Axiological Values in Natural Scientists and the Natural Sciences

Journal of Formal Axiology: Theory and Practice 15 (1):23-37 (2022)
  Copy   BIBTEX


This article explains that and how values and evaluations are unavoidably and conspicuously present within natural scientists and their sciences—and why they are definitely not “value-free”. It shows how such things can be rationally understood and assessed within the framework of formal axiology, the value theory developed by Robert S. Hartman and those who have been deeply influenced by his reflections. It explains Hartman’s highly plausible and applicable definitions of “good” and related value concepts. It identifies three basic kinds of value objects and human evaluations of these, and it shows how these should be ranked or prioritized in comparative worth. Finally, throughout, it applies all of the above to what is really going on within natural scientists and their sciences. It shows how anyone, scientists included, should proceed in order to make sense of what and how they value.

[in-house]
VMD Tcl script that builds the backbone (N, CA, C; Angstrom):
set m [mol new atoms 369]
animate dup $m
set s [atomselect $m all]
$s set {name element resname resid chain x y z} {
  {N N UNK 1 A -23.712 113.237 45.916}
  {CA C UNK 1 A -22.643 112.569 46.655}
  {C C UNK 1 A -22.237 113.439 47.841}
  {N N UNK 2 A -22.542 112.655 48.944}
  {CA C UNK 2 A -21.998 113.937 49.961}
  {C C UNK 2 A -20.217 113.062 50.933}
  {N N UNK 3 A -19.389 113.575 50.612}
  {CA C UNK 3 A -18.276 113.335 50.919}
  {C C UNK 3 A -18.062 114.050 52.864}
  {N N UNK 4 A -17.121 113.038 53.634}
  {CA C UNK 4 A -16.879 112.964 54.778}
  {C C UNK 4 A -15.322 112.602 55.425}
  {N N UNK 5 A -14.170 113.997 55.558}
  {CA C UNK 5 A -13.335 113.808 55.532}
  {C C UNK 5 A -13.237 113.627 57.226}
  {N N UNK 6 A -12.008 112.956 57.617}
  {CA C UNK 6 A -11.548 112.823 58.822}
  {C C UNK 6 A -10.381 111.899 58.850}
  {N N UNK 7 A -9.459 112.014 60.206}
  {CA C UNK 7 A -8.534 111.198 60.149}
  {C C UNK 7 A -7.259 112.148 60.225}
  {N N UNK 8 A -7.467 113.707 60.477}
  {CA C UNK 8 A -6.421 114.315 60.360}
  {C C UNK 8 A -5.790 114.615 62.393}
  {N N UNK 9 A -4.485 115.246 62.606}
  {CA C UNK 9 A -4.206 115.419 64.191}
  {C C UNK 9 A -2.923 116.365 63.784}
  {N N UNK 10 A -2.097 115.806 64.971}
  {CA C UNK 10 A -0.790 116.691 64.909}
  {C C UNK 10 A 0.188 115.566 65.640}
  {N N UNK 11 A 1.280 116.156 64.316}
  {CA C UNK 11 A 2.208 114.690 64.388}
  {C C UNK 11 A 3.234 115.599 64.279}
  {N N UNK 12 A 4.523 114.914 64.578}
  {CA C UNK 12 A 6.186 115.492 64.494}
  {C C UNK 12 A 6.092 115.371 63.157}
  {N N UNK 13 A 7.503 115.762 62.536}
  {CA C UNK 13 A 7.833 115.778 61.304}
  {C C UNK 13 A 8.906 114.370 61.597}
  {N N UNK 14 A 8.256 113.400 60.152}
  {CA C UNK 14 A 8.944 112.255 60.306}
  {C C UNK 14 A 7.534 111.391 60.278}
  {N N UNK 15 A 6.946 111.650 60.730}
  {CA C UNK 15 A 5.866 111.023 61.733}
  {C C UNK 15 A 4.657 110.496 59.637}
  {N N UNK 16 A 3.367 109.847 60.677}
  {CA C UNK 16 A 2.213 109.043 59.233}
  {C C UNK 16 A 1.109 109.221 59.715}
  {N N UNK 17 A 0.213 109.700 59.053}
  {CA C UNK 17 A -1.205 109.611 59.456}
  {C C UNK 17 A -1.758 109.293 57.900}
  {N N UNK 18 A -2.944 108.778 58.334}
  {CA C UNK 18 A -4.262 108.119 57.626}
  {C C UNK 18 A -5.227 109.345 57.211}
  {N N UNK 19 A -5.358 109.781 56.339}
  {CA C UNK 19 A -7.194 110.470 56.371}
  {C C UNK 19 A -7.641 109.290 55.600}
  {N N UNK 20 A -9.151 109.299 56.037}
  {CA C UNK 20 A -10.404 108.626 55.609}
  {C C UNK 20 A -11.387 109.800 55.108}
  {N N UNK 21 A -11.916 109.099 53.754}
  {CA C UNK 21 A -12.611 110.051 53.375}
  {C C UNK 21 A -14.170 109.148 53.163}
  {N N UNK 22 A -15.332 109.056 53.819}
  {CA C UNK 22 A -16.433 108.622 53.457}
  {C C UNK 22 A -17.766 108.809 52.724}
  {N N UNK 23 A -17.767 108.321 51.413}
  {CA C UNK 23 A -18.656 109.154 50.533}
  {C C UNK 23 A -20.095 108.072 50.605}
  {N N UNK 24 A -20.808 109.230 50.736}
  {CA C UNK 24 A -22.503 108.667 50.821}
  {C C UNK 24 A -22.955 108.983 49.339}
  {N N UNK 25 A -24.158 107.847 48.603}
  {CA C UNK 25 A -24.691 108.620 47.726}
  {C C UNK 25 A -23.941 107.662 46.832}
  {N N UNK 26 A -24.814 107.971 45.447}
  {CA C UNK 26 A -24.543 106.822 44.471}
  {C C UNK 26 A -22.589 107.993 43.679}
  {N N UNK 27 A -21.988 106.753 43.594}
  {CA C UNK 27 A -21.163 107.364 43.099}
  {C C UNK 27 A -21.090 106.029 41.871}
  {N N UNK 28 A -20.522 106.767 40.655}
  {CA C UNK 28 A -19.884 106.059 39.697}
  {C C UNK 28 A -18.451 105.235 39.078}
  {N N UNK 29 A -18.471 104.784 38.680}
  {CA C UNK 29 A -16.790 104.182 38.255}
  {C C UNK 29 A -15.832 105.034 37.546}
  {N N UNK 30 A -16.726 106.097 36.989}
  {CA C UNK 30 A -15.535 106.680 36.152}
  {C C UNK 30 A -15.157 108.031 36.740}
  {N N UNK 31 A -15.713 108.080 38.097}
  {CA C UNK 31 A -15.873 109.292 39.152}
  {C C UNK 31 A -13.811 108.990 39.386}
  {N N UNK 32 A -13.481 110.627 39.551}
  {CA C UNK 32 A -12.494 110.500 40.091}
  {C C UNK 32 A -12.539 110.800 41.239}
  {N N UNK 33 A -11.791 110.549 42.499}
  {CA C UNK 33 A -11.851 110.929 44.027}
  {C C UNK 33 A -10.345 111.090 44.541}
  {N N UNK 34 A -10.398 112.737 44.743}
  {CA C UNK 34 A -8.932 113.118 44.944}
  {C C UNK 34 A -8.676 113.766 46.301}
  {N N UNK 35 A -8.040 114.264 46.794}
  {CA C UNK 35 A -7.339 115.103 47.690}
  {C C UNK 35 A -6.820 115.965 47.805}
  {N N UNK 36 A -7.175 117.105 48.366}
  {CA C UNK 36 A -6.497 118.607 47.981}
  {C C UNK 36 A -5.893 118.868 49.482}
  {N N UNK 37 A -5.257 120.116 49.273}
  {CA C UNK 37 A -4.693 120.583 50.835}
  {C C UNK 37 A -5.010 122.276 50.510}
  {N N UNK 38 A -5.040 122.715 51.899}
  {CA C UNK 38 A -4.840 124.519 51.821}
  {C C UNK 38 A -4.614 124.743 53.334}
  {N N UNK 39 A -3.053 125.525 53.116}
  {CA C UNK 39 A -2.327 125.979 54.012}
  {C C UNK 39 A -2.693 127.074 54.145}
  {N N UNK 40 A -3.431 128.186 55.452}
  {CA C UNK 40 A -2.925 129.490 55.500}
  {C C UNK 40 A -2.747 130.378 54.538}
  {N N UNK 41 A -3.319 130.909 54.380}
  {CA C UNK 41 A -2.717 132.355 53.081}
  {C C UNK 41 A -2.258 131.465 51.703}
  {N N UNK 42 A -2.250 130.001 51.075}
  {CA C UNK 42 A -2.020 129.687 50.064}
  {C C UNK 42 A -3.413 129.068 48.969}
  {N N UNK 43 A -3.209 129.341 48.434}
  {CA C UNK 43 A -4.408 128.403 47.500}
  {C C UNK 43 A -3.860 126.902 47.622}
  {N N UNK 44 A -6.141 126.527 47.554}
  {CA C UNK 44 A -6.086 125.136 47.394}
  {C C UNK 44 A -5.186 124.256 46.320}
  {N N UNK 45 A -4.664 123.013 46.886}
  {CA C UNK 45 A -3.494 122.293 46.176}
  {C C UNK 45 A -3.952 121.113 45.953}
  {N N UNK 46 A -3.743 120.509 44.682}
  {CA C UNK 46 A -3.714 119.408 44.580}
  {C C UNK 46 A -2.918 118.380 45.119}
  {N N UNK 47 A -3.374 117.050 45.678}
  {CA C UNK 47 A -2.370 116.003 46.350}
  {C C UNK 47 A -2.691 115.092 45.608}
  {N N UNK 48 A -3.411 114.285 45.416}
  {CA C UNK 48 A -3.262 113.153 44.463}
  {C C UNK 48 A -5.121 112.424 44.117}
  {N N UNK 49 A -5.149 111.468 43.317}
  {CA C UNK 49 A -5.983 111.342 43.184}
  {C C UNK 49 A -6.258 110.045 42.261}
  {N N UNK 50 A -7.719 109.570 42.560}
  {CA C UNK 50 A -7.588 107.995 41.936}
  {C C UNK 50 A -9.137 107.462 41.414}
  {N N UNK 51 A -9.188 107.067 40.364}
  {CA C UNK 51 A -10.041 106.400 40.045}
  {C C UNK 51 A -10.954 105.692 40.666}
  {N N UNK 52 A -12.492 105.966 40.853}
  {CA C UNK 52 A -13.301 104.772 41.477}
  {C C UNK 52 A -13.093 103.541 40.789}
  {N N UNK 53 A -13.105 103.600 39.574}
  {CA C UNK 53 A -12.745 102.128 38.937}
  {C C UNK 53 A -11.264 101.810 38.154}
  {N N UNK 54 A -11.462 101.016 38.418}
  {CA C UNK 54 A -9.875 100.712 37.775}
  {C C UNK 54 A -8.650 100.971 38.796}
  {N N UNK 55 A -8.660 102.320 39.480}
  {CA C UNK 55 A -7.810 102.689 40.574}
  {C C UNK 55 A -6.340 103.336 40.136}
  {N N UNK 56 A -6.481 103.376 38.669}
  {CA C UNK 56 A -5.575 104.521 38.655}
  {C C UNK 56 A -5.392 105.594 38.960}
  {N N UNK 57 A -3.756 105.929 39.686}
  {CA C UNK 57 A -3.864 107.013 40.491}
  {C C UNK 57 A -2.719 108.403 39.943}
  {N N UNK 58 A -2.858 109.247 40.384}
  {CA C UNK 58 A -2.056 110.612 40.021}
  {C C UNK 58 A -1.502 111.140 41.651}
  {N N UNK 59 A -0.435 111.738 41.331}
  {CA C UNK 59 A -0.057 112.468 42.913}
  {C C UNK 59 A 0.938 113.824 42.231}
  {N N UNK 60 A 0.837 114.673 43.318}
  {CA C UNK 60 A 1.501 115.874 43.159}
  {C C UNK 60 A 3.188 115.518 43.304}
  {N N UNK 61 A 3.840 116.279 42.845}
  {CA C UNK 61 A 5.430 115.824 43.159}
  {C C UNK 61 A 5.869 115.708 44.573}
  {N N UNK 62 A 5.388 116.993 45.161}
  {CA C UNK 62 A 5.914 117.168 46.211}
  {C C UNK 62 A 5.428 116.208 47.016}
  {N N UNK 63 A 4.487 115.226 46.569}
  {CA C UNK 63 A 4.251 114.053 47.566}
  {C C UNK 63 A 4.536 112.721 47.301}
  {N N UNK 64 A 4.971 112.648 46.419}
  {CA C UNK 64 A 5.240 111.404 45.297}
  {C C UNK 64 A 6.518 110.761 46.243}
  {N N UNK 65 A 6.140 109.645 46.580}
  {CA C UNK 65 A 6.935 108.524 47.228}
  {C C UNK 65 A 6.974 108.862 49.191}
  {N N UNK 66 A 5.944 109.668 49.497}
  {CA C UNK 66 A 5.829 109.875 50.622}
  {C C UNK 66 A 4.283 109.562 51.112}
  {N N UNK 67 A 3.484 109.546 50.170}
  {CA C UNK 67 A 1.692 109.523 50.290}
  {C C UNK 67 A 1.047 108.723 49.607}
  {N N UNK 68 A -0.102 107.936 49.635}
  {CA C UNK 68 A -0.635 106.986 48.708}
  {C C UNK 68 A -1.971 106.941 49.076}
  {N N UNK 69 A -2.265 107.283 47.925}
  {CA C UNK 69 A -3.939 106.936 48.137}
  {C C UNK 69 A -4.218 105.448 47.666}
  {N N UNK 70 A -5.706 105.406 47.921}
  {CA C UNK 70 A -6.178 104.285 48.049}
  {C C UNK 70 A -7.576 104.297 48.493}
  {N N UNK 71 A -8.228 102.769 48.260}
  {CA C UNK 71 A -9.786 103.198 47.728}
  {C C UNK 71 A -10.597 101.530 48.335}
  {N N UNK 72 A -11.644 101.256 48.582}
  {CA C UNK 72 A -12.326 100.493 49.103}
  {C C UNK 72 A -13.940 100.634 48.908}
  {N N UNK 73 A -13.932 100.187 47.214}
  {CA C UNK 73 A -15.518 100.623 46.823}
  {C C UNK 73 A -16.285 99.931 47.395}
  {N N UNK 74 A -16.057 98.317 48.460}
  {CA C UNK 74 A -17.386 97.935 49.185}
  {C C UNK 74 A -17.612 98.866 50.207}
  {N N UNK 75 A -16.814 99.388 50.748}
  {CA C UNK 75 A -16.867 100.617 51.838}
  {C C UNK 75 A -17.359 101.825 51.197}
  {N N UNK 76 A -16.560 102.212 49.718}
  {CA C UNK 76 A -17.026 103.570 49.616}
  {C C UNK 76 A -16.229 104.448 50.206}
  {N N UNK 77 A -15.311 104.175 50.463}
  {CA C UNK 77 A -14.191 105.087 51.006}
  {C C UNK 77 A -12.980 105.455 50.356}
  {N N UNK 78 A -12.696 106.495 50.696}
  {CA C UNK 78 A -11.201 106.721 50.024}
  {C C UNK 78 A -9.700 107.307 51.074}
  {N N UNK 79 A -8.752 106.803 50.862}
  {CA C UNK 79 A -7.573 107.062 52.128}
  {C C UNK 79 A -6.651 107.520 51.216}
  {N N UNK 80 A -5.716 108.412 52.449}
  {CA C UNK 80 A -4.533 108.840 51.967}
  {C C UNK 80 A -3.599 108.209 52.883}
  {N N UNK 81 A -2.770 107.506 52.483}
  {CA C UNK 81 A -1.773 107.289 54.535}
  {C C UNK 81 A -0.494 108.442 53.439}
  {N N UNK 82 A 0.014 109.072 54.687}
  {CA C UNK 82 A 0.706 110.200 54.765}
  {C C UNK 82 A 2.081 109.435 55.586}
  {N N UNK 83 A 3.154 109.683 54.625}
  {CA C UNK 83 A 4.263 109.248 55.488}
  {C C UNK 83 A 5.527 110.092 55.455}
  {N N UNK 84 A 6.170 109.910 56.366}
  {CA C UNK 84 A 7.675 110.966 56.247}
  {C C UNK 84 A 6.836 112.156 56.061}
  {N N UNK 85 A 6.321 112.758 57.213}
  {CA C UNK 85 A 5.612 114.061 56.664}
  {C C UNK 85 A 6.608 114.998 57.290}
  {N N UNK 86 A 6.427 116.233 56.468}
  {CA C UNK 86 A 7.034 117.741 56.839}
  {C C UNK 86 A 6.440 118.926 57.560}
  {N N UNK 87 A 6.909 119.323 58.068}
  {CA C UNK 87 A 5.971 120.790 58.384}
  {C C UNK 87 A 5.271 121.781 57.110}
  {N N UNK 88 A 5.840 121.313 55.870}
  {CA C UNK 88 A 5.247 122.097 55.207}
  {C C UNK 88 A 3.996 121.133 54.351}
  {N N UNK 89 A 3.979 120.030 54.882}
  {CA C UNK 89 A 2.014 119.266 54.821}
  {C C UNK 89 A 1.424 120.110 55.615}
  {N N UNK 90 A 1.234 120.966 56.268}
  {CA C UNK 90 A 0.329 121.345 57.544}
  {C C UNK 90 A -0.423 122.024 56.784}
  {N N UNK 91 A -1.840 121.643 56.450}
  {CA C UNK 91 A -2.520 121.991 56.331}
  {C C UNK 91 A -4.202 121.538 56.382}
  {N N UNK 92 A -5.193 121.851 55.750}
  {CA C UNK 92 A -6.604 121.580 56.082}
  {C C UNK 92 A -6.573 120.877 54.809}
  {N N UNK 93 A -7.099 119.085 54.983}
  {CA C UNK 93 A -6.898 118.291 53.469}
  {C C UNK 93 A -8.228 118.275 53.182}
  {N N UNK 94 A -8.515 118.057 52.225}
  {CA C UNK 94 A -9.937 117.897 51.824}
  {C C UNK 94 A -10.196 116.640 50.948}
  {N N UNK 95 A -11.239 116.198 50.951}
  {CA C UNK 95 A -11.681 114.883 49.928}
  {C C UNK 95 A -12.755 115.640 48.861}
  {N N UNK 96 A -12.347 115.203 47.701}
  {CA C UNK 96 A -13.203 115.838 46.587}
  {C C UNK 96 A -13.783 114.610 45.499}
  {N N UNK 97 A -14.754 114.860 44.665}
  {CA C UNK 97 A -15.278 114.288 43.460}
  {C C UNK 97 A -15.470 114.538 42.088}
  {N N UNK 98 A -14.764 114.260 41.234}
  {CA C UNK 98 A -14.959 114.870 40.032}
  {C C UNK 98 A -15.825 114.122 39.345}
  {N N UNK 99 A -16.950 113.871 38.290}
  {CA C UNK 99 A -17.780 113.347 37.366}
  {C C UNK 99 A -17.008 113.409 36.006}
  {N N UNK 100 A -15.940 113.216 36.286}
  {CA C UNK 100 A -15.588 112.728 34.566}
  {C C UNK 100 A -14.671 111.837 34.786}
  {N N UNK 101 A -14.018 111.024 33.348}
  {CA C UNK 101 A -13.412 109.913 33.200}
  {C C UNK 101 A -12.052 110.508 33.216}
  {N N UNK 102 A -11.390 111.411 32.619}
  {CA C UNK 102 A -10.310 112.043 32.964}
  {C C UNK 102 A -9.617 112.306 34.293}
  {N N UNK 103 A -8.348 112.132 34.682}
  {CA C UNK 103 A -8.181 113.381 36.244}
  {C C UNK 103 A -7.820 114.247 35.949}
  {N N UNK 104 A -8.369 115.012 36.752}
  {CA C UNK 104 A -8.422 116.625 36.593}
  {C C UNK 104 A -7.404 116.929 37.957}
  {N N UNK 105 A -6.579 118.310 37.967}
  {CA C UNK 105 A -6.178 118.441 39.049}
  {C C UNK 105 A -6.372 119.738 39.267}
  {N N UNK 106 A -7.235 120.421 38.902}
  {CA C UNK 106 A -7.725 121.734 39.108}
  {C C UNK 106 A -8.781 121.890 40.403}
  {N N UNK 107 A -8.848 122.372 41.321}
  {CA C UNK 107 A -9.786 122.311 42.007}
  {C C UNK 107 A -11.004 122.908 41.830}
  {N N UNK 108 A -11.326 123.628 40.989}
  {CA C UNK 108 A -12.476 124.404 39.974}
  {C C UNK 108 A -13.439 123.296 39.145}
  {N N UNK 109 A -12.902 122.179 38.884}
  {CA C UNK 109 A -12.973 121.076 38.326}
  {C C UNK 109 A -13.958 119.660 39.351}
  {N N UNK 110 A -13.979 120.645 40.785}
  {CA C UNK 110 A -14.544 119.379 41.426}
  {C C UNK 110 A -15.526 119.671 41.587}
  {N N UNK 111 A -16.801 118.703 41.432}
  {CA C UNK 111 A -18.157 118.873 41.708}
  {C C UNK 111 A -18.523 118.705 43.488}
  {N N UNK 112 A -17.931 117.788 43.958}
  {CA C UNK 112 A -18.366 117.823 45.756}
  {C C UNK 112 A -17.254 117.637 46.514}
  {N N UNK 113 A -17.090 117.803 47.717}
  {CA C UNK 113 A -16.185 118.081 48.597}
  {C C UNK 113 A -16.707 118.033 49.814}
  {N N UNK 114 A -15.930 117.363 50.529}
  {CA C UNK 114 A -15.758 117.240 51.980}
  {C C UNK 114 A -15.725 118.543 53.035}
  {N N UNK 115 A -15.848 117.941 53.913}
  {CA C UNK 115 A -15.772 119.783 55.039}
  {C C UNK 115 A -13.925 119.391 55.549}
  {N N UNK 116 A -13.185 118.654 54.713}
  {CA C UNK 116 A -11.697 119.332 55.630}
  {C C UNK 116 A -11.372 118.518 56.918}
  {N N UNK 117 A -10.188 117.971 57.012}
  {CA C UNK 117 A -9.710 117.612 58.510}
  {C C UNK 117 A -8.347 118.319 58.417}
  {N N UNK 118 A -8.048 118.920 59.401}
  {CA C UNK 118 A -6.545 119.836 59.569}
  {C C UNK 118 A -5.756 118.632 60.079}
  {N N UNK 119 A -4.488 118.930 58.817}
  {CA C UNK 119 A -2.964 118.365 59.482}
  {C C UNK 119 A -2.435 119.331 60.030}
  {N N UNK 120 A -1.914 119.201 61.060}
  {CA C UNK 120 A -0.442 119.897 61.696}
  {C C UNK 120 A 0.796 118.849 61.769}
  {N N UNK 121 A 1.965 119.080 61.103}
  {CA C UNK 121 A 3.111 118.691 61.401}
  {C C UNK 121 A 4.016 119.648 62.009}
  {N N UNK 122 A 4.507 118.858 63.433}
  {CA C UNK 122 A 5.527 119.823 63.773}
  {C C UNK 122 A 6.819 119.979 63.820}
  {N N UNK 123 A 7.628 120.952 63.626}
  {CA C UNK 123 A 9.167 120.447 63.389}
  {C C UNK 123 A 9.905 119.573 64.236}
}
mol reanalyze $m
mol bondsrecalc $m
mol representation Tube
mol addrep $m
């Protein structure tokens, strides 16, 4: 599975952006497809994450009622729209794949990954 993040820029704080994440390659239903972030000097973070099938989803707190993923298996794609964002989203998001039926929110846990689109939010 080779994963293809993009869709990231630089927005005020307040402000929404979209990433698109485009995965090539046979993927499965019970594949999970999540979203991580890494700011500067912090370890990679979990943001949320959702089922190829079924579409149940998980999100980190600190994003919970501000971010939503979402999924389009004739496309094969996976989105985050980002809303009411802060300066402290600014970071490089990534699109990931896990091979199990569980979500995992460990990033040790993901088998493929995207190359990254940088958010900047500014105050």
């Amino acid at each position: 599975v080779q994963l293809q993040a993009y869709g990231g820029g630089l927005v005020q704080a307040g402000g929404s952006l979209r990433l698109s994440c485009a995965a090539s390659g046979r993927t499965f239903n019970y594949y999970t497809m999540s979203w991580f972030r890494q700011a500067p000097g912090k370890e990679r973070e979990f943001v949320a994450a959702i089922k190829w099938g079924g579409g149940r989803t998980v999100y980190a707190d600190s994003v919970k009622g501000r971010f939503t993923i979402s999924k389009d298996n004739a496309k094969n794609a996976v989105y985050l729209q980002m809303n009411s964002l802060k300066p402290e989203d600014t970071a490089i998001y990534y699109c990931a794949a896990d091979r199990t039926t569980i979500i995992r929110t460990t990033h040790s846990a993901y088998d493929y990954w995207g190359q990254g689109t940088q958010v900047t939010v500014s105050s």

Author's Profile

Rem B. Edwards
University of Tennessee, Knoxville


Added to PP

286 (#60,269)

6 months
152 (#24,426)

Historical graph of downloads since first upload
This graph includes both downloads from PhilArchive and clicks on external links on PhilPapers.
How can I increase my downloads?